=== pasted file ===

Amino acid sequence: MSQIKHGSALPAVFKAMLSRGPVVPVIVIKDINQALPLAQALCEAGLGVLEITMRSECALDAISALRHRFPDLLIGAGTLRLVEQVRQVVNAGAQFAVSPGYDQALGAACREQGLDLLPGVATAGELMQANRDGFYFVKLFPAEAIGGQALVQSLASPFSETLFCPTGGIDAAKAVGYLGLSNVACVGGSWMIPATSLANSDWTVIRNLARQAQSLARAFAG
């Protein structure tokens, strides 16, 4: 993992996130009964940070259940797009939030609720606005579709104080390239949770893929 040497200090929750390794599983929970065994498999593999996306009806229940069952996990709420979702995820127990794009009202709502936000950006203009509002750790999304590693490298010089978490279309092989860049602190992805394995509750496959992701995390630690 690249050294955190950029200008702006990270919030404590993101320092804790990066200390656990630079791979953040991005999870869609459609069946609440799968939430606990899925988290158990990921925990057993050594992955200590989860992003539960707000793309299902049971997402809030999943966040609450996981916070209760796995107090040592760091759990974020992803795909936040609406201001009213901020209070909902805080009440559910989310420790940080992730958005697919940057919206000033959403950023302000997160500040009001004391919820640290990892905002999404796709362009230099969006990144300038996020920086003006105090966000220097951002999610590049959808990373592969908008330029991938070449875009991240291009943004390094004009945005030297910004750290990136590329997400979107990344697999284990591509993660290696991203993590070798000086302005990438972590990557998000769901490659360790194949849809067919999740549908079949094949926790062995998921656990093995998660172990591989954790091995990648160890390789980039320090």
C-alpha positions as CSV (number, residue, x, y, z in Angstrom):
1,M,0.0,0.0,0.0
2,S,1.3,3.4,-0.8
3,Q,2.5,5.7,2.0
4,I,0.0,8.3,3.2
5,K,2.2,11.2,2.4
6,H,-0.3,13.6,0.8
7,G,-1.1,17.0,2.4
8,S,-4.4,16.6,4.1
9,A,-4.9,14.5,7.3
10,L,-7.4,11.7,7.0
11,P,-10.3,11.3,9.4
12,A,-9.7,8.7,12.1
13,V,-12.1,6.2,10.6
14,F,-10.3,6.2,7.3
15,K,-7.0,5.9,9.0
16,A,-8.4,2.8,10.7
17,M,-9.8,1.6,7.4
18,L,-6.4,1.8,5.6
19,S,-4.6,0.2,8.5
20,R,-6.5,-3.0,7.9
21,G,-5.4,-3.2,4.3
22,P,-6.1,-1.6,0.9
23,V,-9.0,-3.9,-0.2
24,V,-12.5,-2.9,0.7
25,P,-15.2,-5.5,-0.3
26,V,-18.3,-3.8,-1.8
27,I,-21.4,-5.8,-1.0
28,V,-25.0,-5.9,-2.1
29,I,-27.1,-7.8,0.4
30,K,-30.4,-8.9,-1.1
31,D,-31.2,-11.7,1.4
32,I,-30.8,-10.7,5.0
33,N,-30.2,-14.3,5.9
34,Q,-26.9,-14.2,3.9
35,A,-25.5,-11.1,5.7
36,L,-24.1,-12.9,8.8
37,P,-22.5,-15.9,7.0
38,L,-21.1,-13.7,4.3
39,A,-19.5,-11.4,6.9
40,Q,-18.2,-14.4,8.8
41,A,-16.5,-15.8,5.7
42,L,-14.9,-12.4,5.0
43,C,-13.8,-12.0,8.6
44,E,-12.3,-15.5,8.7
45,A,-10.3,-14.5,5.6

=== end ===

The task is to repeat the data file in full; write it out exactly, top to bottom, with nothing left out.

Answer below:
Amino acid sequence: MSQIKHGSALPAVFKAMLSRGPVVPVIVIKDINQALPLAQALCEAGLGVLEITMRSECALDAISALRHRFPDLLIGAGTLRLVEQVRQVVNAGAQFAVSPGYDQALGAACREQGLDLLPGVATAGELMQANRDGFYFVKLFPAEAIGGQALVQSLASPFSETLFCPTGGIDAAKAVGYLGLSNVACVGGSWMIPATSLANSDWTVIRNLARQAQSLARAFAG
């Protein structure tokens, strides 16, 4: 993992996130009964940070259940797009939030609720606005579709104080390239949770893929 040497200090929750390794599983929970065994498999593999996306009806229940069952996990709420979702995820127990794009009202709502936000950006203009509002750790999304590693490298010089978490279309092989860049602190992805394995509750496959992701995390630690 690249050294955190950029200008702006990270919030404590993101320092804790990066200390656990630079791979953040991005999870869609459609069946609440799968939430606990899925988290158990990921925990057993050594992955200590989860992003539960707000793309299902049971997402809030999943966040609450996981916070209760796995107090040592760091759990974020992803795909936040609406201001009213901020209070909902805080009440559910989310420790940080992730958005697919940057919206000033959403950023302000997160500040009001004391919820640290990892905002999404796709362009230099969006990144300038996020920086003006105090966000220097951002999610590049959808990373592969908008330029991938070449875009991240291009943004390094004009945005030297910004750290990136590329997400979107990344697999284990591509993660290696991203993590070798000086302005990438972590990557998000769901490659360790194949849809067919999740549908079949094949926790062995998921656990093995998660172990591989954790091995990648160890390789980039320090």
C-alpha positions as CSV (number, residue, x, y, z in Angstrom):
1,M,0.0,0.0,0.0
2,S,1.3,3.4,-0.8
3,Q,2.5,5.7,2.0
4,I,0.0,8.3,3.2
5,K,2.2,11.2,2.4
6,H,-0.3,13.6,0.8
7,G,-1.1,17.0,2.4
8,S,-4.4,16.6,4.1
9,A,-4.9,14.5,7.3
10,L,-7.4,11.7,7.0
11,P,-10.3,11.3,9.4
12,A,-9.7,8.7,12.1
13,V,-12.1,6.2,10.6
14,F,-10.3,6.2,7.3
15,K,-7.0,5.9,9.0
16,A,-8.4,2.8,10.7
17,M,-9.8,1.6,7.4
18,L,-6.4,1.8,5.6
19,S,-4.6,0.2,8.5
20,R,-6.5,-3.0,7.9
21,G,-5.4,-3.2,4.3
22,P,-6.1,-1.6,0.9
23,V,-9.0,-3.9,-0.2
24,V,-12.5,-2.9,0.7
25,P,-15.2,-5.5,-0.3
26,V,-18.3,-3.8,-1.8
27,I,-21.4,-5.8,-1.0
28,V,-25.0,-5.9,-2.1
29,I,-27.1,-7.8,0.4
30,K,-30.4,-8.9,-1.1
31,D,-31.2,-11.7,1.4
32,I,-30.8,-10.7,5.0
33,N,-30.2,-14.3,5.9
34,Q,-26.9,-14.2,3.9
35,A,-25.5,-11.1,5.7
36,L,-24.1,-12.9,8.8
37,P,-22.5,-15.9,7.0
38,L,-21.1,-13.7,4.3
39,A,-19.5,-11.4,6.9
40,Q,-18.2,-14.4,8.8
41,A,-16.5,-15.8,5.7
42,L,-14.9,-12.4,5.0
43,C,-13.8,-12.0,8.6
44,E,-12.3,-15.5,8.7
45,A,-10.3,-14.5,5.6